1947 Minister without Portfolio
1949 Launched the first issue of the Free China Journal
1950 Presidential policy advisor, Central Bank board member
1952 Secretary General of the Sino-Japanese Cultural and Economic Association
1960 Sentenced to 10 years in prison by Chiang Kai-shek
1970 September Released from prison
1979 March 7 Died, Taipei, Taiwan

Scope and Content of Collection

Lei Zhen (1897-1979) was a human rights activist, liberal thinker, and vigorous political opponent of Chiang Kai-shek and Kuomintang rule in post-1949 Taiwan. Acquired by the Hoover Institution in 2007, the collection, consisting of Lei Zhen's memoir, correspondence, and writings dated 1960-1977, primarily relates to the pro-democracy movement in Taiwan.
Lei Zhen launched the Free China Journal in 1949. Due to the journal's pro-democracy stance and criticism of Chiang Kai-shek, Lei was arrested for treason on September 4, 1960, and sentenced to ten years in prison. The magazine was subsequently shut down.
While in prison, Lei wrote a four million character memoir chronicling his life and thoughts on democracy, freedom of speech, and an open society. However, the memoir and most government records regarding the controversial "Lei Zhen Incident" have either disappeared or been destroyed.
During the last two years of his life, Lei attempted to reconstruct the memoir. The result was a five chapter, three hundred thousand character manuscript titled The Black Book of Forming a New Party (Lei Zhen Huiyi Lu Zhi Xin Dang Yundong Hei Pi Shu) that described Lei's vision for Taiwan's democratization process, constitutional reform, and future prospects.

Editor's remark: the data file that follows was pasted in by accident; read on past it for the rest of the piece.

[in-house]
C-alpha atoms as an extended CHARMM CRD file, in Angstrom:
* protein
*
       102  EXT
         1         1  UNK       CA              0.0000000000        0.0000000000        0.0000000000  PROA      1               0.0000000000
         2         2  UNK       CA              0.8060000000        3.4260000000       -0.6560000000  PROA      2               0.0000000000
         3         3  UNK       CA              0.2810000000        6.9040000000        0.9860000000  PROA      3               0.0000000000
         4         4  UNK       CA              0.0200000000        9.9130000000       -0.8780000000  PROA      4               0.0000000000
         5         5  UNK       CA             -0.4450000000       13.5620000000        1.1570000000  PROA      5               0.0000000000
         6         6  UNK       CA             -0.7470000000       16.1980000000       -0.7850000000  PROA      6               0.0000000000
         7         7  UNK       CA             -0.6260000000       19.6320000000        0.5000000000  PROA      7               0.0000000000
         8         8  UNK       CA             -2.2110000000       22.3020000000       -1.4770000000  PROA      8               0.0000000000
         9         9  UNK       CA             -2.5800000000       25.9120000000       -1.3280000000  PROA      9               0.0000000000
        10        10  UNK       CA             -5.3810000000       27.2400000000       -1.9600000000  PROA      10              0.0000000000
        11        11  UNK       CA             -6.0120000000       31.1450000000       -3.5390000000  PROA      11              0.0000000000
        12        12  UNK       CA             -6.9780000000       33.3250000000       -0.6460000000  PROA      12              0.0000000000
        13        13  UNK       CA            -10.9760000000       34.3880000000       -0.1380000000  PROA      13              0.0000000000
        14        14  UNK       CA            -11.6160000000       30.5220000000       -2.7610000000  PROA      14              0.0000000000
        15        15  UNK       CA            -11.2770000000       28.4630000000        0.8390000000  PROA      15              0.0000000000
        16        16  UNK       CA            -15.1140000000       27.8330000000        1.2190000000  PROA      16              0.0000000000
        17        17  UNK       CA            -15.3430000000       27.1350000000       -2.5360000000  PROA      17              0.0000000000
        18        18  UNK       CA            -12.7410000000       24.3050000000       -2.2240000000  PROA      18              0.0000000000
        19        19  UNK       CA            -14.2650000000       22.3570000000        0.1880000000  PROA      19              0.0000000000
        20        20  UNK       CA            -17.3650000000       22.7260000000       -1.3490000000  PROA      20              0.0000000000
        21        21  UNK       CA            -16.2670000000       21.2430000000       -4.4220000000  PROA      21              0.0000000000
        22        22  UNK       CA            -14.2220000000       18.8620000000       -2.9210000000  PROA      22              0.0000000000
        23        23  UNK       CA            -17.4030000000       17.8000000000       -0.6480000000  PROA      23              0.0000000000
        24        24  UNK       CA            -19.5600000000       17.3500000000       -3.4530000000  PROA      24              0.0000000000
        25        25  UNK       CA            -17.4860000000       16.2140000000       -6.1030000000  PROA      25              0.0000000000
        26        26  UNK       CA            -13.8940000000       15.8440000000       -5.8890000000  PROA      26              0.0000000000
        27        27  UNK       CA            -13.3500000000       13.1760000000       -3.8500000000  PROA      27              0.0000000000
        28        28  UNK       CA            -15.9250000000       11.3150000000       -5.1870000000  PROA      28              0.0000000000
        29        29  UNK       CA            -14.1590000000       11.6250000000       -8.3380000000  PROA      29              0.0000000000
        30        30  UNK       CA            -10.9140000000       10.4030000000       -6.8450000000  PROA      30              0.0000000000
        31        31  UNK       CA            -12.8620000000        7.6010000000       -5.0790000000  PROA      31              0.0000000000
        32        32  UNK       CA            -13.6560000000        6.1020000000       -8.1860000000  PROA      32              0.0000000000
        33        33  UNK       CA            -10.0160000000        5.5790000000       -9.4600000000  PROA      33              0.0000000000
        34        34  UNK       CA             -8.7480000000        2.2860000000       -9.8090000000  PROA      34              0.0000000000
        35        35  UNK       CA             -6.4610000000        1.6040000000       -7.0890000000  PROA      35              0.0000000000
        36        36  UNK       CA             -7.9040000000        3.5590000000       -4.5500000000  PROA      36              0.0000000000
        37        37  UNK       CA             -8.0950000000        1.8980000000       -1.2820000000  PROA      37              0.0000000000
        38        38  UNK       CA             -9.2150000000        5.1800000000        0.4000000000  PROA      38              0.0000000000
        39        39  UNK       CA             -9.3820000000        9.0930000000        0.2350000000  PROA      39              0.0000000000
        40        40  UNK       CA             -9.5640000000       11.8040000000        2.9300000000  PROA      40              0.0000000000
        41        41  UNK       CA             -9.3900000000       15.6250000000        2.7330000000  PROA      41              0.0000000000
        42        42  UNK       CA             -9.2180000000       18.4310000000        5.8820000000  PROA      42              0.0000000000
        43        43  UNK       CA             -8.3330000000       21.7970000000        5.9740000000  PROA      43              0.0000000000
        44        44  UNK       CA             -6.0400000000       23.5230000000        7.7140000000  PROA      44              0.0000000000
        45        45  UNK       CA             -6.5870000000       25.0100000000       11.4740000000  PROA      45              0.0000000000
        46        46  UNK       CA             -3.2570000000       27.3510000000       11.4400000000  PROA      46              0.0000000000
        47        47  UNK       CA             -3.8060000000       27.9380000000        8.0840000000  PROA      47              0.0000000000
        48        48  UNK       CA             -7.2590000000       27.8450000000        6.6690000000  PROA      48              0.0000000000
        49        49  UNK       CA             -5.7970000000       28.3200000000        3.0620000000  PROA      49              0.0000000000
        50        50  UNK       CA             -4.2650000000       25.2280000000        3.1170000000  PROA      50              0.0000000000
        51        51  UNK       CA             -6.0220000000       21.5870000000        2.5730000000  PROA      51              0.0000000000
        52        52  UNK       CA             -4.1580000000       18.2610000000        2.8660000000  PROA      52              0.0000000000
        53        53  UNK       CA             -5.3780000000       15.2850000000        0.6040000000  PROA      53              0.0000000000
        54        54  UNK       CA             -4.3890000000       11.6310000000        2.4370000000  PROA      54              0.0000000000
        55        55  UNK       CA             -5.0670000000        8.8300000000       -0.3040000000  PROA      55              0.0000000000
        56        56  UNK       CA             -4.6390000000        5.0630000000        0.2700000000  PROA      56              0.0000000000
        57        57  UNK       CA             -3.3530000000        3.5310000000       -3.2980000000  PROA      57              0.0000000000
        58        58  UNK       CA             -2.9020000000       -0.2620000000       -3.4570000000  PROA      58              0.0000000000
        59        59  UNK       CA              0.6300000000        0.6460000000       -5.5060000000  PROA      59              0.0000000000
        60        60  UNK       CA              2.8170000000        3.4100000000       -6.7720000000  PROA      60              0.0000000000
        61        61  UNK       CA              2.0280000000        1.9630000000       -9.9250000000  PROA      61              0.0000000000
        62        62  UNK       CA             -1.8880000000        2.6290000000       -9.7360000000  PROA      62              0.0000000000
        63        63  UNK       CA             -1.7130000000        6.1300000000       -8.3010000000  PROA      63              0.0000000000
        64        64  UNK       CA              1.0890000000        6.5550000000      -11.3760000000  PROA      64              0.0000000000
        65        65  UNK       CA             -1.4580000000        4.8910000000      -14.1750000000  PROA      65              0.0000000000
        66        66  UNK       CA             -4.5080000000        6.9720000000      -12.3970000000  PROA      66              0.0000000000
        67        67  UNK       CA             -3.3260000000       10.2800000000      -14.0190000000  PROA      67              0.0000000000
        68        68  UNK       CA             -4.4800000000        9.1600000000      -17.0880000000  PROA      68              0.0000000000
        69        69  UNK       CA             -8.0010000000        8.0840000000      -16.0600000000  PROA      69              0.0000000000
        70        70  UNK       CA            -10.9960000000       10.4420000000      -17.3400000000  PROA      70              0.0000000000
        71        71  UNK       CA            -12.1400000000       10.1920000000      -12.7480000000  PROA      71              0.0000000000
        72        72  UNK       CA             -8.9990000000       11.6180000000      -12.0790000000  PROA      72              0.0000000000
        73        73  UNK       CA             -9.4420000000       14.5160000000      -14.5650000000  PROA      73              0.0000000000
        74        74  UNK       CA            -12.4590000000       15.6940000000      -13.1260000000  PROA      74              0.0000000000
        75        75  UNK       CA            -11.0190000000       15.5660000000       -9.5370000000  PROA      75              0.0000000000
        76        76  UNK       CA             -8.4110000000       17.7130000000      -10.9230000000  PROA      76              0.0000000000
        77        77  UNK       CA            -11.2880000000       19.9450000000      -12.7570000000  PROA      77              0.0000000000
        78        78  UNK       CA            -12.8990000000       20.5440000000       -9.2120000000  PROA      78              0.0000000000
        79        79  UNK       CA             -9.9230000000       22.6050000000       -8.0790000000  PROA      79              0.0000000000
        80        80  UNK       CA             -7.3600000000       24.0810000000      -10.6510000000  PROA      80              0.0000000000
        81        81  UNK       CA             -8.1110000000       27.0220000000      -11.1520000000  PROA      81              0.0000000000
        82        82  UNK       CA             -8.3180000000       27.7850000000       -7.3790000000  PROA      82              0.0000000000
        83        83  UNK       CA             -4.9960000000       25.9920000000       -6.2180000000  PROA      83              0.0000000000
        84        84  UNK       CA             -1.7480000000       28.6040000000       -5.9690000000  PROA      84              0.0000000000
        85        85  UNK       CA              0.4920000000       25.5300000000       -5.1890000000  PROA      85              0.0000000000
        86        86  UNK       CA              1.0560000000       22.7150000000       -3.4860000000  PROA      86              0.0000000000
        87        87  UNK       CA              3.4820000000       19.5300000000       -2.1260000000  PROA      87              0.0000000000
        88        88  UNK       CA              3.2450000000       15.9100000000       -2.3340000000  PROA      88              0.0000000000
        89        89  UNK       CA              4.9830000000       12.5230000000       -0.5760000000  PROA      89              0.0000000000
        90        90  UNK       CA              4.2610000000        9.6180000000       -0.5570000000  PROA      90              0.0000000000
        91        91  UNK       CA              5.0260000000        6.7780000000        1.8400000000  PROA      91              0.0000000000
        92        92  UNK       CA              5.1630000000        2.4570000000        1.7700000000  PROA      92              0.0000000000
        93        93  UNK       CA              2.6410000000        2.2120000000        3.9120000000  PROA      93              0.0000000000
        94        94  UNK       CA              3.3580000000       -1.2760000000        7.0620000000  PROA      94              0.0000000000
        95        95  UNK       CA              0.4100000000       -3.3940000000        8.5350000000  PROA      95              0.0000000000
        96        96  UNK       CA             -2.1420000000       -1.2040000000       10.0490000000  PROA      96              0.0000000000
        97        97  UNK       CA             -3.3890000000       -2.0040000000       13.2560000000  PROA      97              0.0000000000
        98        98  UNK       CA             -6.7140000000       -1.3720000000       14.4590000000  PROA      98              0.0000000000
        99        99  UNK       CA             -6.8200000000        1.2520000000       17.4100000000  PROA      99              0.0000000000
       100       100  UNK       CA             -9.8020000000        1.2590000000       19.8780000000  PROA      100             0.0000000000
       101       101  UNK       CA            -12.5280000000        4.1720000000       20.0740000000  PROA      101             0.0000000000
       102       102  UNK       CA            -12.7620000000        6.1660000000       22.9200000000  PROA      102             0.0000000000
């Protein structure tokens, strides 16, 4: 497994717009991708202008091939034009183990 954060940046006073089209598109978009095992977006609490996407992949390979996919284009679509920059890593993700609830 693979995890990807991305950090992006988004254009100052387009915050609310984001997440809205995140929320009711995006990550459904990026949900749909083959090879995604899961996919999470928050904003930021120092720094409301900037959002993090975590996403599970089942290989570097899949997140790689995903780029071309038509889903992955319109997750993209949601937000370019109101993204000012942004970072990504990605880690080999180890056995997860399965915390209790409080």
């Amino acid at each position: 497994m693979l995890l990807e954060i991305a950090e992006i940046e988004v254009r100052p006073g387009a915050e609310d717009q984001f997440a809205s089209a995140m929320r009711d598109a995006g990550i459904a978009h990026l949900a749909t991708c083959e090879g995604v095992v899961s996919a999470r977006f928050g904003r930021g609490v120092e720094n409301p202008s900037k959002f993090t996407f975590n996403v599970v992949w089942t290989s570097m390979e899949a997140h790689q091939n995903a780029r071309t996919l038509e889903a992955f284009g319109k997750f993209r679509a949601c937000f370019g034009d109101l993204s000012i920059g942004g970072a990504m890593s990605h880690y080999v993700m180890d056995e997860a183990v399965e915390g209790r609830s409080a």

Included in the collection is a draft of this manuscript and letters to his children and other family members. Portions of this memoir, as well as family letters were published in 2003. The collection also includes unpublished material such as the first chapter of the manuscript, and additional correspondence.

Indexing Terms

The following terms have been used to index the description of this collection in the library's online public access catalog.
Taiwan--Politics and government--1945-1975


Collection Contents

 

Manuscript, 1977

Scope and Content Note

Written during the last two years of Lei's life, the manuscript titled The Black Book of Forming a New Party (Lei Zhen Huiyi Lu Zhi Xin Dang Yundong Hei Pi Shu), describes Lei's vision for Taiwan's democratization process, constitutional reform, and future prospects, arranged by chapters. In Chinese.
 

The Black Book of Forming a New Party (Lei Zhen Huiyi Lu Zhi Xin Dang Yundong Hei Pi Shu), manuscript, 1977.

Scope and Content Note

Describes Lei's vision for Taiwan's democratization process and prospects
Box/Folder: 1 : 1

Chapters One and Two

Box/Folder: 1 : 2

Chapter Three

Box/Folder: 1 : 3

Chapter Four

Box/Folder: 1 : 4

Chapter Five Part One

Box/Folder: 2 : 1

Chapter Five Part Two

 

Correspondence, 1960-1970

Scope and Content Note

Letters written in prison addressed to Lei Zhen's wife, Xiang Yun, five children, Meilin, Meili, Meimin, Meimei, Tianhong, and Tianxi. In Chinese.
Box/Folder: 2 : 2

Published letters

Box/Folder: 2 : 3

Unpublished letters